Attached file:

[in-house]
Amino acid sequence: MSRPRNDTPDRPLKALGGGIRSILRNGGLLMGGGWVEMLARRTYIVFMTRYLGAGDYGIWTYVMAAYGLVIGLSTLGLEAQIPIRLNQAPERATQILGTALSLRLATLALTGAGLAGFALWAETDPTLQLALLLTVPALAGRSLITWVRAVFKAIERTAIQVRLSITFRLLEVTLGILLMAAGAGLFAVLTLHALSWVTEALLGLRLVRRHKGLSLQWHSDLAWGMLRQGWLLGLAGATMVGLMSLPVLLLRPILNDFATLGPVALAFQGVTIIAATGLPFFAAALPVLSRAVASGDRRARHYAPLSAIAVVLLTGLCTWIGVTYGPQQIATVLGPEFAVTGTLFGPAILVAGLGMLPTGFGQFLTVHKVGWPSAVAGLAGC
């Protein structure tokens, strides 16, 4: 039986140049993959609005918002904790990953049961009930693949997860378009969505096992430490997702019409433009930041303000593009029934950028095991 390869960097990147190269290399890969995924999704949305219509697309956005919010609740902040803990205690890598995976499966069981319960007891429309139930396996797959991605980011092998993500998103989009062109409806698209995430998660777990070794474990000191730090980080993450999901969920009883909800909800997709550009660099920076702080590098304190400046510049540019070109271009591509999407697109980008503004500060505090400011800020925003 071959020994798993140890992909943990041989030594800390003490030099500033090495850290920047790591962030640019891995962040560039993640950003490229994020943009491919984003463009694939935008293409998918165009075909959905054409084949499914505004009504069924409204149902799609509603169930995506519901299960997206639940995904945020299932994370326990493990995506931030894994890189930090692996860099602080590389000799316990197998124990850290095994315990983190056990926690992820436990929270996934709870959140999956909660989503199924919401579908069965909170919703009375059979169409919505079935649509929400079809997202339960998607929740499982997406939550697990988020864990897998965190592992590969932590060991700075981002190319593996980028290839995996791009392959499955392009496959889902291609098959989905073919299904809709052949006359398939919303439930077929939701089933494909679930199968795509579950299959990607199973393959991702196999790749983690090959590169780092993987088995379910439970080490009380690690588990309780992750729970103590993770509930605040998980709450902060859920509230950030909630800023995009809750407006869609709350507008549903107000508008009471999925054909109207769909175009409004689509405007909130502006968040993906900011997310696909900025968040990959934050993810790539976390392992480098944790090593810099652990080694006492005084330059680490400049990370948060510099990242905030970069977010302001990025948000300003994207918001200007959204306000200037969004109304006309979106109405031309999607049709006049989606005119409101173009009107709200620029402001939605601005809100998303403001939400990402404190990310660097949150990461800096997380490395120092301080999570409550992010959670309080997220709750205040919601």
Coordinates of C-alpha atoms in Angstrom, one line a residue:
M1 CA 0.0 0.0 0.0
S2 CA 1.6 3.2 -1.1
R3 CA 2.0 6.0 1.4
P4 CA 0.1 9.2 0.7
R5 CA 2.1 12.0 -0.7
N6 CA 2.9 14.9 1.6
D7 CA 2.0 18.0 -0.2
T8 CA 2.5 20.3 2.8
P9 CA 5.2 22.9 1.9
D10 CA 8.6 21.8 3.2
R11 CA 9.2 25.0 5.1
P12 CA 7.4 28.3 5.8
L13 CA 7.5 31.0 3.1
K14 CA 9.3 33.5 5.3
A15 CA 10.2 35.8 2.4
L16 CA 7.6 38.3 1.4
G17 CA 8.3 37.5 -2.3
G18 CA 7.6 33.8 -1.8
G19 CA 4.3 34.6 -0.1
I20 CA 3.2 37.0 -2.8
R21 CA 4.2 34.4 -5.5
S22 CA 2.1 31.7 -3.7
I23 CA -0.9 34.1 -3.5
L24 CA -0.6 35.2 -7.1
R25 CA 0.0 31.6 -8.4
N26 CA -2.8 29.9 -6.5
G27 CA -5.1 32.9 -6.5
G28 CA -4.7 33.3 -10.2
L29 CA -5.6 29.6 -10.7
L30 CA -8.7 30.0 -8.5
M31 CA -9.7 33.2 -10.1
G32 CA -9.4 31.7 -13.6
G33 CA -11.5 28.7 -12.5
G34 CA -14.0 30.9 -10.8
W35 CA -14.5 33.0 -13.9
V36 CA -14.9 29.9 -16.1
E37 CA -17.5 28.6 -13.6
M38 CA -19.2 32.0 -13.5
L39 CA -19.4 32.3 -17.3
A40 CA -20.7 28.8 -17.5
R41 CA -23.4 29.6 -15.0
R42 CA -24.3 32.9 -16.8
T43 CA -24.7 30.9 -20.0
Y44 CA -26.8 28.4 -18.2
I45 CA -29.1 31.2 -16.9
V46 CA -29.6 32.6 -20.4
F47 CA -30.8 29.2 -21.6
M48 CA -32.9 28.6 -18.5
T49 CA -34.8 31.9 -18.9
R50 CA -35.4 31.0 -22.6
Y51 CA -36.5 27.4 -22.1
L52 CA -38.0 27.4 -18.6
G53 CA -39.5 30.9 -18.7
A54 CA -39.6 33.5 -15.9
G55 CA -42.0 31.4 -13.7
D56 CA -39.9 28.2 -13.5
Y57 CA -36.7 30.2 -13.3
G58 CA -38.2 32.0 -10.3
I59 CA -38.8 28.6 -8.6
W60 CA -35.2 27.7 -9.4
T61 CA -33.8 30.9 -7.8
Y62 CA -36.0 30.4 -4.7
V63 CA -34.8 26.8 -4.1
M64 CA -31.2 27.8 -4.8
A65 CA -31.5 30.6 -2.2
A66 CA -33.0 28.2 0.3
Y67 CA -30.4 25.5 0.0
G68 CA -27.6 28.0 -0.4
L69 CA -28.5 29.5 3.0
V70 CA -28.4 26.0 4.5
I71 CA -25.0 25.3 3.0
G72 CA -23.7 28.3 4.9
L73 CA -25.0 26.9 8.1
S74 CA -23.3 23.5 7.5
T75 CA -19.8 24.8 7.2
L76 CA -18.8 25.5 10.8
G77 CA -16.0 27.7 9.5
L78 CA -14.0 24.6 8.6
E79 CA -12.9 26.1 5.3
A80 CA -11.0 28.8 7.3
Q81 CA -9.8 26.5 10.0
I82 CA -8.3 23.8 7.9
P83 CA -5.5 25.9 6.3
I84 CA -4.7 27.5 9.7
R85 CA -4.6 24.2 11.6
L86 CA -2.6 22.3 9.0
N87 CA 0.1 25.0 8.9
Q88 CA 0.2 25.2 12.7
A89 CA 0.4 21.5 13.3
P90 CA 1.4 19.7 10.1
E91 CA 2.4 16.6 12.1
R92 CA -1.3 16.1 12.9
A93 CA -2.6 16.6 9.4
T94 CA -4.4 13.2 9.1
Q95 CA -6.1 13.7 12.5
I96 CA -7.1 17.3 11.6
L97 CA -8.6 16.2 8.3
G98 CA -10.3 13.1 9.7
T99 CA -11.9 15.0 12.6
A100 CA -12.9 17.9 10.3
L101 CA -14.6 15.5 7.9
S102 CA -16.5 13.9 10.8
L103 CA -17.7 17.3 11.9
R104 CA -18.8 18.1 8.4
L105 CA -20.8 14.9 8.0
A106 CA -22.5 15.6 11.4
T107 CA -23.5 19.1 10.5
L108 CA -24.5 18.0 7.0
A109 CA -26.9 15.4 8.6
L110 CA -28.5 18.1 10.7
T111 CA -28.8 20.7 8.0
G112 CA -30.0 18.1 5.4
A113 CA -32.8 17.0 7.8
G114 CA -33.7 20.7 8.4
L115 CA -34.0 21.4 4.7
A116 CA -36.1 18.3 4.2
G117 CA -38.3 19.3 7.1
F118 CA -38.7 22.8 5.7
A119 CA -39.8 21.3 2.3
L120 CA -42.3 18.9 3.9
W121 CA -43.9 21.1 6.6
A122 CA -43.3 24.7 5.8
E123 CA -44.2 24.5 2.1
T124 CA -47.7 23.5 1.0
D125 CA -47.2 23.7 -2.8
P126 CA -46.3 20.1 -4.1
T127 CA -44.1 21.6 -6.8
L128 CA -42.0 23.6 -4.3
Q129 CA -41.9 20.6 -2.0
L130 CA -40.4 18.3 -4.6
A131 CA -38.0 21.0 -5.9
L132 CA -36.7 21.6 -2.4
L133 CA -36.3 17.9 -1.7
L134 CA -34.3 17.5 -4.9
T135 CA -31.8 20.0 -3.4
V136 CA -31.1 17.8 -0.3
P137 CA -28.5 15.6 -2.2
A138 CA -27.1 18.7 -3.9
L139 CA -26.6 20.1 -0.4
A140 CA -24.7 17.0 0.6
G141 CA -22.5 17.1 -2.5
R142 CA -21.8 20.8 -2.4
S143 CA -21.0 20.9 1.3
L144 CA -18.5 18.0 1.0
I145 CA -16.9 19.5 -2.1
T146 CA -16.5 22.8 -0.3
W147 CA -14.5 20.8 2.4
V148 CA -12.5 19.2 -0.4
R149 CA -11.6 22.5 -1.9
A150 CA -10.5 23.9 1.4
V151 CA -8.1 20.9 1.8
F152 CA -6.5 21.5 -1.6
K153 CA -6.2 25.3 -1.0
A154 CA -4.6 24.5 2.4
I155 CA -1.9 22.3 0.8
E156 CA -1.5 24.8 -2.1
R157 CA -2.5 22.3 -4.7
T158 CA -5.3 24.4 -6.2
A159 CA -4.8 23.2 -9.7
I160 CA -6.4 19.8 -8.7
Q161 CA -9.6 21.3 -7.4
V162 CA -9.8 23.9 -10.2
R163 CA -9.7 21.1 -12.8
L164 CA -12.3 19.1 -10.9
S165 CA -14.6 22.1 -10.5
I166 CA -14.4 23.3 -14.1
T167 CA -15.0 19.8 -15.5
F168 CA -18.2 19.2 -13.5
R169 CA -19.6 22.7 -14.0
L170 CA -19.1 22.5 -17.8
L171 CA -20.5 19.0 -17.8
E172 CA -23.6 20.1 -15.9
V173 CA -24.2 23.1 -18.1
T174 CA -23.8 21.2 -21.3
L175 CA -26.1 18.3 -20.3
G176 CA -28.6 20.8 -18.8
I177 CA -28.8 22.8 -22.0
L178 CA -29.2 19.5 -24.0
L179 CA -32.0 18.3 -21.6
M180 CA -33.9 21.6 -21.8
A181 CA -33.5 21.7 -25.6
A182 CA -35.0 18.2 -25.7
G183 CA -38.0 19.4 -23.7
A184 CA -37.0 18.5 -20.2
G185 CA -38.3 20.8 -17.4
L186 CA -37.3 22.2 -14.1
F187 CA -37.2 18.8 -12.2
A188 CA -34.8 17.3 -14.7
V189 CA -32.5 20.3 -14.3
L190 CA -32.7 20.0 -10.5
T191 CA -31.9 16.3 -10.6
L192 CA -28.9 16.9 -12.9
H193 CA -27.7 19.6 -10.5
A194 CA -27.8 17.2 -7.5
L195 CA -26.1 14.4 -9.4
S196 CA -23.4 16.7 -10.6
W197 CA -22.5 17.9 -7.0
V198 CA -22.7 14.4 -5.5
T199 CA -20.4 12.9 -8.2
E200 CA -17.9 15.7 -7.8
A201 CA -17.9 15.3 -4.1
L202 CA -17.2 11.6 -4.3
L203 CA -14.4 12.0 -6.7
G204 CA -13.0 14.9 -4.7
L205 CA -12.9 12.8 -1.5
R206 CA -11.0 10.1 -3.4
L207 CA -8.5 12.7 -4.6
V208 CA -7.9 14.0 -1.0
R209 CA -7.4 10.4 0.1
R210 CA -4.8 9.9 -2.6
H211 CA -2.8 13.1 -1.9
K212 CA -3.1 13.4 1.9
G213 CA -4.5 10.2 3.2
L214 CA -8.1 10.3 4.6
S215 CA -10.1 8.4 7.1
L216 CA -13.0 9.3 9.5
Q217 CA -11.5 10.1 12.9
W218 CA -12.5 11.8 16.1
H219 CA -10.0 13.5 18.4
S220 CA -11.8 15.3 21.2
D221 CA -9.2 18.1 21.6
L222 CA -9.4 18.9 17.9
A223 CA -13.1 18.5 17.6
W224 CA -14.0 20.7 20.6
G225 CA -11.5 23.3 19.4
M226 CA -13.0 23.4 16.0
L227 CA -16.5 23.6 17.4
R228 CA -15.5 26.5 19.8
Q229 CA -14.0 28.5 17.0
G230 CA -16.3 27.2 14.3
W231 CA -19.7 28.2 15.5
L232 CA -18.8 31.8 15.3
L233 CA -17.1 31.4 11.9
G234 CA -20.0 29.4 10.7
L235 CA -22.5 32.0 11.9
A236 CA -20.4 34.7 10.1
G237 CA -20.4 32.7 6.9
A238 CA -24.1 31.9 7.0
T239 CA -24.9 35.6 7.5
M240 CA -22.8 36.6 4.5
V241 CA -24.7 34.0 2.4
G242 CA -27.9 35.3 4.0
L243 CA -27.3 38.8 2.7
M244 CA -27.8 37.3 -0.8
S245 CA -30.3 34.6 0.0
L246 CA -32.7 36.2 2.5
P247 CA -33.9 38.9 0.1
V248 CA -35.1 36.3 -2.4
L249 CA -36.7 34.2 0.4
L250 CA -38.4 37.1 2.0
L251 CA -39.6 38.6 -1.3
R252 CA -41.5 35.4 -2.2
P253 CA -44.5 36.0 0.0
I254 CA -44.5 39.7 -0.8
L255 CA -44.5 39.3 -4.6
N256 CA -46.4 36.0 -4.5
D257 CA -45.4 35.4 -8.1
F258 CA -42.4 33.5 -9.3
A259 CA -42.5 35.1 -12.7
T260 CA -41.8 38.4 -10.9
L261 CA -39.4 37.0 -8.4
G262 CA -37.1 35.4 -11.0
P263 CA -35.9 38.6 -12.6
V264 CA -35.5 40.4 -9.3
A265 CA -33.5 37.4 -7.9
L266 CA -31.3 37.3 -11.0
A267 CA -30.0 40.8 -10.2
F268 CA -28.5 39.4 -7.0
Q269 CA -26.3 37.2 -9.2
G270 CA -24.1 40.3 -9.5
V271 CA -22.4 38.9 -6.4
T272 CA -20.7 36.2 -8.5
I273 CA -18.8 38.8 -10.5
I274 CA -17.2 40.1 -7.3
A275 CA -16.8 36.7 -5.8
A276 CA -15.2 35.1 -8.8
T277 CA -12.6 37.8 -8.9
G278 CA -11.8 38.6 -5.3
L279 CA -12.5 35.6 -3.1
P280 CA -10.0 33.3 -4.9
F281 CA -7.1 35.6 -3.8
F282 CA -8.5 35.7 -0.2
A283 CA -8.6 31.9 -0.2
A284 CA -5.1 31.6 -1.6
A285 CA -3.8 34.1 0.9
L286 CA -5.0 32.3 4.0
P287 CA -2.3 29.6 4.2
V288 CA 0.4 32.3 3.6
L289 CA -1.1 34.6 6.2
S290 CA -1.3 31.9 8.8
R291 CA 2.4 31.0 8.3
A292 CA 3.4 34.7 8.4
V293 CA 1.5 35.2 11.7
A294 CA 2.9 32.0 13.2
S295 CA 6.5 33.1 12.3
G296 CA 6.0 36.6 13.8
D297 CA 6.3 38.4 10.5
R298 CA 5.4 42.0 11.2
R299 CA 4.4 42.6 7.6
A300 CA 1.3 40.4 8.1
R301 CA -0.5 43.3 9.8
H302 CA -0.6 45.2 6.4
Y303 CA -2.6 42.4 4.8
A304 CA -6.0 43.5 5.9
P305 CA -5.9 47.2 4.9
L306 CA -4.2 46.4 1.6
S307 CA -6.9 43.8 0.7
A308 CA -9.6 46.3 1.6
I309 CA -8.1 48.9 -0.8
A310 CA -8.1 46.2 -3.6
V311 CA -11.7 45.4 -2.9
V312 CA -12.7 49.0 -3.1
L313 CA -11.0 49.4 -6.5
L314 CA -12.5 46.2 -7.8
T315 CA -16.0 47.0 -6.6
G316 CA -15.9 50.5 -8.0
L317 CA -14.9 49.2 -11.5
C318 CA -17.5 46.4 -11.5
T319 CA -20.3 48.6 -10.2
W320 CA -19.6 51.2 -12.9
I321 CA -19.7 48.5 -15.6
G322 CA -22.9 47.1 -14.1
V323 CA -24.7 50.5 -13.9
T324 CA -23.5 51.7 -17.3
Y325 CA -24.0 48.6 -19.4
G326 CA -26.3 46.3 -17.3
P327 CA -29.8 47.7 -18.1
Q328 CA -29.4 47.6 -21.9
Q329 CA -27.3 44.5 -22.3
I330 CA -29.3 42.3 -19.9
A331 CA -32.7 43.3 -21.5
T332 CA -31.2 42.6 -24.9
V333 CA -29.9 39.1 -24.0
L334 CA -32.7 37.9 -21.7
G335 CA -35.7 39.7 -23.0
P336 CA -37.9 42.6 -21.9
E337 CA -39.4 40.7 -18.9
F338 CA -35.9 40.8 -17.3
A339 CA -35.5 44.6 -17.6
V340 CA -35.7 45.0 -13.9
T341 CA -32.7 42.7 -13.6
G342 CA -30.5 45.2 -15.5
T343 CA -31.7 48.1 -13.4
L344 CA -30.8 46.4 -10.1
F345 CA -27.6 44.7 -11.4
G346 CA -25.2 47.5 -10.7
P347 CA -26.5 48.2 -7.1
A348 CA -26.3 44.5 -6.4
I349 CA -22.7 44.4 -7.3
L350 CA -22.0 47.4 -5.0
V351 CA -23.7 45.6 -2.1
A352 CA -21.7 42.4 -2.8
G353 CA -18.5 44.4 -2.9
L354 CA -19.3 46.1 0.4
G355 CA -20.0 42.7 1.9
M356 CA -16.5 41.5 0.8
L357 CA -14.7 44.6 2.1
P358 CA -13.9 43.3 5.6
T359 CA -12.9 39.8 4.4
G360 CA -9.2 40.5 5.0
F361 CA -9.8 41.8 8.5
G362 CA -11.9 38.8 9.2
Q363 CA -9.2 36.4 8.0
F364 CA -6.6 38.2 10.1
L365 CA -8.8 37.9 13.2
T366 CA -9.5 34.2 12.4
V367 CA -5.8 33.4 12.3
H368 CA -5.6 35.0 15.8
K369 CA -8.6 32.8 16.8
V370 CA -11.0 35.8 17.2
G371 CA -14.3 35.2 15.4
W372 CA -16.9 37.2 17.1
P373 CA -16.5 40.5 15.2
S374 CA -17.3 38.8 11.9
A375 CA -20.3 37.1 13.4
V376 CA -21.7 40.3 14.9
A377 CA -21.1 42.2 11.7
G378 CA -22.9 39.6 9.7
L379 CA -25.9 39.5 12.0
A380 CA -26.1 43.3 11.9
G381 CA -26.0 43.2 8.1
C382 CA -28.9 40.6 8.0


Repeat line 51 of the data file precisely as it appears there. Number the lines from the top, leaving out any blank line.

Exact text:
F47 CA -30.8 29.2 -21.6